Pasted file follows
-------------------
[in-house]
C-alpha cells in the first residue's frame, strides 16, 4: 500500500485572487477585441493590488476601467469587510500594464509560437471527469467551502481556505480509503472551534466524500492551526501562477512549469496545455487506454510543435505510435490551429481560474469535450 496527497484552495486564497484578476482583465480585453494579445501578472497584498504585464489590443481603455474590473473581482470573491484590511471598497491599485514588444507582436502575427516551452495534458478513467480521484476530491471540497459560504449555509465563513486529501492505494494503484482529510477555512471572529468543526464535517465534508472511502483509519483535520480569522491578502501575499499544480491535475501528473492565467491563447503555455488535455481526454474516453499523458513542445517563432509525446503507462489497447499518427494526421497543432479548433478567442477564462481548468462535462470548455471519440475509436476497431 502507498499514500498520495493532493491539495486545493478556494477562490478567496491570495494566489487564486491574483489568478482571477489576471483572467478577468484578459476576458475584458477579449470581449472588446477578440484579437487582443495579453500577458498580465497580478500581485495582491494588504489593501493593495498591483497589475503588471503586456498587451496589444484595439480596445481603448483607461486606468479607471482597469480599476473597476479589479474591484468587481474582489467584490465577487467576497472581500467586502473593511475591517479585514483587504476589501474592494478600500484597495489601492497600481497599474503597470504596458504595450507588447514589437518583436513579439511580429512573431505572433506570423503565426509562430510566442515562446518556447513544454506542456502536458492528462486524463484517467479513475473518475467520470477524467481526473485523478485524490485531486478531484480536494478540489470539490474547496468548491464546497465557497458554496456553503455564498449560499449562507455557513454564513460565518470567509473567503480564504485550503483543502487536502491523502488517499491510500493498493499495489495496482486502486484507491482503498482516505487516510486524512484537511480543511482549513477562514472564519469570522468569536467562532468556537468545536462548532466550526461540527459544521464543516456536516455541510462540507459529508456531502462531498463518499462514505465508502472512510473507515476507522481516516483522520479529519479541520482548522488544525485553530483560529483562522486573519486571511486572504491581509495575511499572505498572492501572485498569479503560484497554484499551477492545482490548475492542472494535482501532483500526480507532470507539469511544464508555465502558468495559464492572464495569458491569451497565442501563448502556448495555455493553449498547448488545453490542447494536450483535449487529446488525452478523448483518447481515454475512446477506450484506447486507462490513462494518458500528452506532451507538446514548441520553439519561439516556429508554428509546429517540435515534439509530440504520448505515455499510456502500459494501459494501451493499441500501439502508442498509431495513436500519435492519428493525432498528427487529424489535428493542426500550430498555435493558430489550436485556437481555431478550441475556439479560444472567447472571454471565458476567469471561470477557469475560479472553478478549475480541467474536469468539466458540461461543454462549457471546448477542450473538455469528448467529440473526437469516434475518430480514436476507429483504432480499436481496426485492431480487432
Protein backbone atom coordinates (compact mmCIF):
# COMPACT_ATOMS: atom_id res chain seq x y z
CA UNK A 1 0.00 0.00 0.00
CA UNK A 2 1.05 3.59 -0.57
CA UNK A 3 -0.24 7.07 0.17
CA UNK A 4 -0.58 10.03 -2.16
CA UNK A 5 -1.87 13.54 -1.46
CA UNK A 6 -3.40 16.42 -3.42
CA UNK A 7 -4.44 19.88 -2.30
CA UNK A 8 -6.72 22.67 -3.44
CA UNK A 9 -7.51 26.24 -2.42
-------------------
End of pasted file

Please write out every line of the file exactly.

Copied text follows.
[in-house]
C-alpha cells in the first residue's frame, strides 16, 4: 500500500485572487477585441493590488476601467469587510500594464509560437471527469467551502481556505480509503472551534466524500492551526501562477512549469496545455487506454510543435505510435490551429481560474469535450 496527497484552495486564497484578476482583465480585453494579445501578472497584498504585464489590443481603455474590473473581482470573491484590511471598497491599485514588444507582436502575427516551452495534458478513467480521484476530491471540497459560504449555509465563513486529501492505494494503484482529510477555512471572529468543526464535517465534508472511502483509519483535520480569522491578502501575499499544480491535475501528473492565467491563447503555455488535455481526454474516453499523458513542445517563432509525446503507462489497447499518427494526421497543432479548433478567442477564462481548468462535462470548455471519440475509436476497431 502507498499514500498520495493532493491539495486545493478556494477562490478567496491570495494566489487564486491574483489568478482571477489576471483572467478577468484578459476576458475584458477579449470581449472588446477578440484579437487582443495579453500577458498580465497580478500581485495582491494588504489593501493593495498591483497589475503588471503586456498587451496589444484595439480596445481603448483607461486606468479607471482597469480599476473597476479589479474591484468587481474582489467584490465577487467576497472581500467586502473593511475591517479585514483587504476589501474592494478600500484597495489601492497600481497599474503597470504596458504595450507588447514589437518583436513579439511580429512573431505572433506570423503565426509562430510566442515562446518556447513544454506542456502536458492528462486524463484517467479513475473518475467520470477524467481526473485523478485524490485531486478531484480536494478540489470539490474547496468548491464546497465557497458554496456553503455564498449560499449562507455557513454564513460565518470567509473567503480564504485550503483543502487536502491523502488517499491510500493498493499495489495496482486502486484507491482503498482516505487516510486524512484537511480543511482549513477562514472564519469570522468569536467562532468556537468545536462548532466550526461540527459544521464543516456536516455541510462540507459529508456531502462531498463518499462514505465508502472512510473507515476507522481516516483522520479529519479541520482548522488544525485553530483560529483562522486573519486571511486572504491581509495575511499572505498572492501572485498569479503560484497554484499551477492545482490548475492542472494535482501532483500526480507532470507539469511544464508555465502558468495559464492572464495569458491569451497565442501563448502556448495555455493553449498547448488545453490542447494536450483535449487529446488525452478523448483518447481515454475512446477506450484506447486507462490513462494518458500528452506532451507538446514548441520553439519561439516556429508554428509546429517540435515534439509530440504520448505515455499510456502500459494501459494501451493499441500501439502508442498509431495513436500519435492519428493525432498528427487529424489535428493542426500550430498555435493558430489550436485556437481555431478550441475556439479560444472567447472571454471565458476567469471561470477557469475560479472553478478549475480541467474536469468539466458540461461543454462549457471546448477542450473538455469528448467529440473526437469516434475518430480514436476507429483504432480499436481496426485492431480487432
Protein backbone atom coordinates (compact mmCIF):
# COMPACT_ATOMS: atom_id res chain seq x y z
CA UNK A 1 0.00 0.00 0.00
CA UNK A 2 1.05 3.59 -0.57
CA UNK A 3 -0.24 7.07 0.17
CA UNK A 4 -0.58 10.03 -2.16
CA UNK A 5 -1.87 13.54 -1.46
CA UNK A 6 -3.40 16.42 -3.42
CA UNK A 7 -4.44 19.88 -2.30
CA UNK A 8 -6.72 22.67 -3.44
CA UNK A 9 -7.51 26.24 -2.42